Mobile Housing Board

Despite plans for multimillion-dollar redevelopment projects, the Mobile Housing Board of Commissioners has been beset by financial shortcomings and dilapidating infrastructure. From reprimands from the U.S. Department of Housing and Urban Development and a lawsuit from former employees to the recent resignations of a longtime commissioner and executive director, the board has continued with plans to update its affordable housing stock.

Mobile Housing Board

MHB makes more changes to its nonprofit arm

The Mobile Housing Board of Commissioners on Monday, Feb.13 took another step in the overhaul of its troubled nonprofit arm, Mobile Development Enterprises, by agreeing to work within the merit system to begin to merge the two entities. The first step for commissioners was a unanimous vote to bring MDE V.P. of Asset Management and Compliance Matthew McClammey and two executives that report to him under the MHB umbrella through the Mobile County Personnel Board. It was the most logical first step, Commissioner Reid Cummings said, because MDE has no assets. “The only assets they have they get from the housing board,” he said. READ OUR ONGOING SERIES OF STORIES ON THE MOBILE HOUSING BOARD The board discussed the ease at which they might be able to fold other positions in under MHB and the merit system. Attorney Raymond Bell said 60 percent of the merge would be “easy.” “The others would require asking the personnel board to create a position,” he said. “Another issue could be with the pay range … ” Commissioners discussed holding a work session with the personnel board to help them create needed positions that may not exist in other jurisdictions where the merit system is in place. Before MDE became the behemoth it is now with designs on development, it began as a small nonprofit created to secure grant funding for the Clinton...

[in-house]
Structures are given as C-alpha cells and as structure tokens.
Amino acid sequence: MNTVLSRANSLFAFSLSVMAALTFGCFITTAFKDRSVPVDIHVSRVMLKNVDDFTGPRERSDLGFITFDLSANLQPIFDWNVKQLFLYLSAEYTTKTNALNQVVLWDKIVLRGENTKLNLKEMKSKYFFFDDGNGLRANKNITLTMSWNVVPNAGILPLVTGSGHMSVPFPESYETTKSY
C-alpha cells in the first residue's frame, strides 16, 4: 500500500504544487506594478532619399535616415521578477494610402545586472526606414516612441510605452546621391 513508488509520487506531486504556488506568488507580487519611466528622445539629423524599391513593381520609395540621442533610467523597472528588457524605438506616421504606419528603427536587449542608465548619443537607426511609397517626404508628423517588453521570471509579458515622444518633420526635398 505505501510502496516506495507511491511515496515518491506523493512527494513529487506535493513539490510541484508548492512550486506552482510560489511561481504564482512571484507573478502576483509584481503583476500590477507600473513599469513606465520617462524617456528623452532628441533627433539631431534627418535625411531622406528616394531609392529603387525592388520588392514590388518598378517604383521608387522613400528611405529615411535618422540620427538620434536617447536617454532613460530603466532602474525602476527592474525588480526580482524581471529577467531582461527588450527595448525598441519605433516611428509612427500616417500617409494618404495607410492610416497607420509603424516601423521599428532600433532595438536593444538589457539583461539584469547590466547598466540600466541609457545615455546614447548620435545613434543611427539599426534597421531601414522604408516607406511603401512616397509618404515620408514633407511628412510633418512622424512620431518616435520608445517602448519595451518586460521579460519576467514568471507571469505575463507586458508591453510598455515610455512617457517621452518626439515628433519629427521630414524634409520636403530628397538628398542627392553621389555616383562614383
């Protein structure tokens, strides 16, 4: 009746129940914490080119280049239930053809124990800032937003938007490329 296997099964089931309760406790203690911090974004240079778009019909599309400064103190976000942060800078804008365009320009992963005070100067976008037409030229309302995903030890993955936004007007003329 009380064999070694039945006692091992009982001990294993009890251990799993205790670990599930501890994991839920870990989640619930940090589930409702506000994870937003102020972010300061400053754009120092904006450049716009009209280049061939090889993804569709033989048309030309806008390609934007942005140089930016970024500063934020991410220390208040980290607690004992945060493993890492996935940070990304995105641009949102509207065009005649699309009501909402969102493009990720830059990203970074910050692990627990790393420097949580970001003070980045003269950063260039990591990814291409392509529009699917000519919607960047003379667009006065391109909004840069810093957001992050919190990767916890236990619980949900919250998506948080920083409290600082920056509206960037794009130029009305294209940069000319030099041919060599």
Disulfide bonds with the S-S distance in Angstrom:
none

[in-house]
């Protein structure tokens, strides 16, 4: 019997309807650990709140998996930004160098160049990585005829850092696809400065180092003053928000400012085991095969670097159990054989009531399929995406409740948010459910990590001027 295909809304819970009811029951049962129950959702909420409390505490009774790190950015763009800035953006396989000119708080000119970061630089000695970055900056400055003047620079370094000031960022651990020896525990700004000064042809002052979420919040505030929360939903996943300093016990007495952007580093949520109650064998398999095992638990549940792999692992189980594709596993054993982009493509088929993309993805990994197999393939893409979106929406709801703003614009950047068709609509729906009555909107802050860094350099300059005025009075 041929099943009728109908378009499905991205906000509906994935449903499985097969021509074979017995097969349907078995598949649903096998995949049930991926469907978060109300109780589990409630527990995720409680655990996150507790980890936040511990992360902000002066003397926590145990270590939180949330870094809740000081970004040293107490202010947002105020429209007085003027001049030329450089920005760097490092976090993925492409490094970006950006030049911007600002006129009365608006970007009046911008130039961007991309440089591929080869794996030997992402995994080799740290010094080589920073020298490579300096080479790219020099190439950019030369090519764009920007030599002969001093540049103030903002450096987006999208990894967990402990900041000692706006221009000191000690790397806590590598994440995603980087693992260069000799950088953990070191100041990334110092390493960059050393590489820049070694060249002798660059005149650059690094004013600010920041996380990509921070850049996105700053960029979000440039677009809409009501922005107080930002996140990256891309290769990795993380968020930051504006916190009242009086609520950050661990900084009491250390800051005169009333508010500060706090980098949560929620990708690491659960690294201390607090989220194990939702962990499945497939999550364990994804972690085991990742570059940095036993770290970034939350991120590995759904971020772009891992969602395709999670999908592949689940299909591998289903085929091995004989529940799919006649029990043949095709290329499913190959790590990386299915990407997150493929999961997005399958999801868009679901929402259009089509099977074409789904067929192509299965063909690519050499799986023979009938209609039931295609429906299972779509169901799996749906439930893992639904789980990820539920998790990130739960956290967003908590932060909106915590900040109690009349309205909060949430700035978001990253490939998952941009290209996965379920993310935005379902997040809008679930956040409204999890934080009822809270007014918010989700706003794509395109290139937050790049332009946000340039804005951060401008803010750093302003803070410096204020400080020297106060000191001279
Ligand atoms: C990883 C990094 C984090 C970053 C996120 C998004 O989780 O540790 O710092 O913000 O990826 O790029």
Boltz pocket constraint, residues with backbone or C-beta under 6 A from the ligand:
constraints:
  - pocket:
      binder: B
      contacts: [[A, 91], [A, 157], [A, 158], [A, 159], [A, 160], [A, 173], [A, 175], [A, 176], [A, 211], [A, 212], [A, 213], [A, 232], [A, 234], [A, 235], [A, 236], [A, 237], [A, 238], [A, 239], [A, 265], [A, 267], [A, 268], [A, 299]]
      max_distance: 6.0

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Mobile Housing Board names interim director

The Mobile Housing Board of Commissioners on Wednesday named an interim leader for the authority, as former Executive Director Dwayne Vaughn will leave a month earlier than expected. After a somewhat brief executive session, the board unanimously picked Senior Vice President and CFO Lori Shackelford as interim executive director. Board Chairwoman Kimberly Pettway said Shackelford was chosen because she worked closely with Vaughn, is respected by the employees and has a “long-term history” with the authority. “She’s the perfect fit,” Pettway said. READ OUR ONGOING SERIES OF STORIES ON THE MOBILE HOUSING BOARD When he announced his resignation earlier...

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Executive director out at Mobile Housing Board

Mobile Housing Board Executive Director Dwayne Vaughn officially announced to commissioners Wednesday during a monthly meeting that he would be stepping down, effective Feb. 28, ending his seven-year tenure as head of the city’s public housing authority. Following the meeting, Vaughn said he had been thinking about resigning over the last 90 days and felt the time was right. “The executive director job is extremely demanding,” he said. “At some point you wonder if it’s time … for a fresh start.” During Vaughn’s time as executive director, the authority commenced a major redevelopment plan and encouraged the U.S. Department of Housing and Urban Development to convert its entire housing stock to the Rental Assistance Demonstration program. The move to RAD could jeopardize some current MHB employees, but would allow the board to update its aging housing by teaming up with private developers. The board saw challenging times under Vaughn’s direction as well, and his departure comes at a time of intense scrutiny. In 2016, HUD’s Office of Inspector General released a scathing report challenging the entity’s relationship with its nonprofit arm, Mobile Development Enterprises (MDE), and accusing MHB of mismanagement of funds. Vaughn said the OIG report had nothing to do with his resignation. “It’s time for new opportunities for me,” he said. READ OUR ONGOING SERIES OF STORIES ON THE MOBILE HOUSING BOARD Although Vaughn said he wants...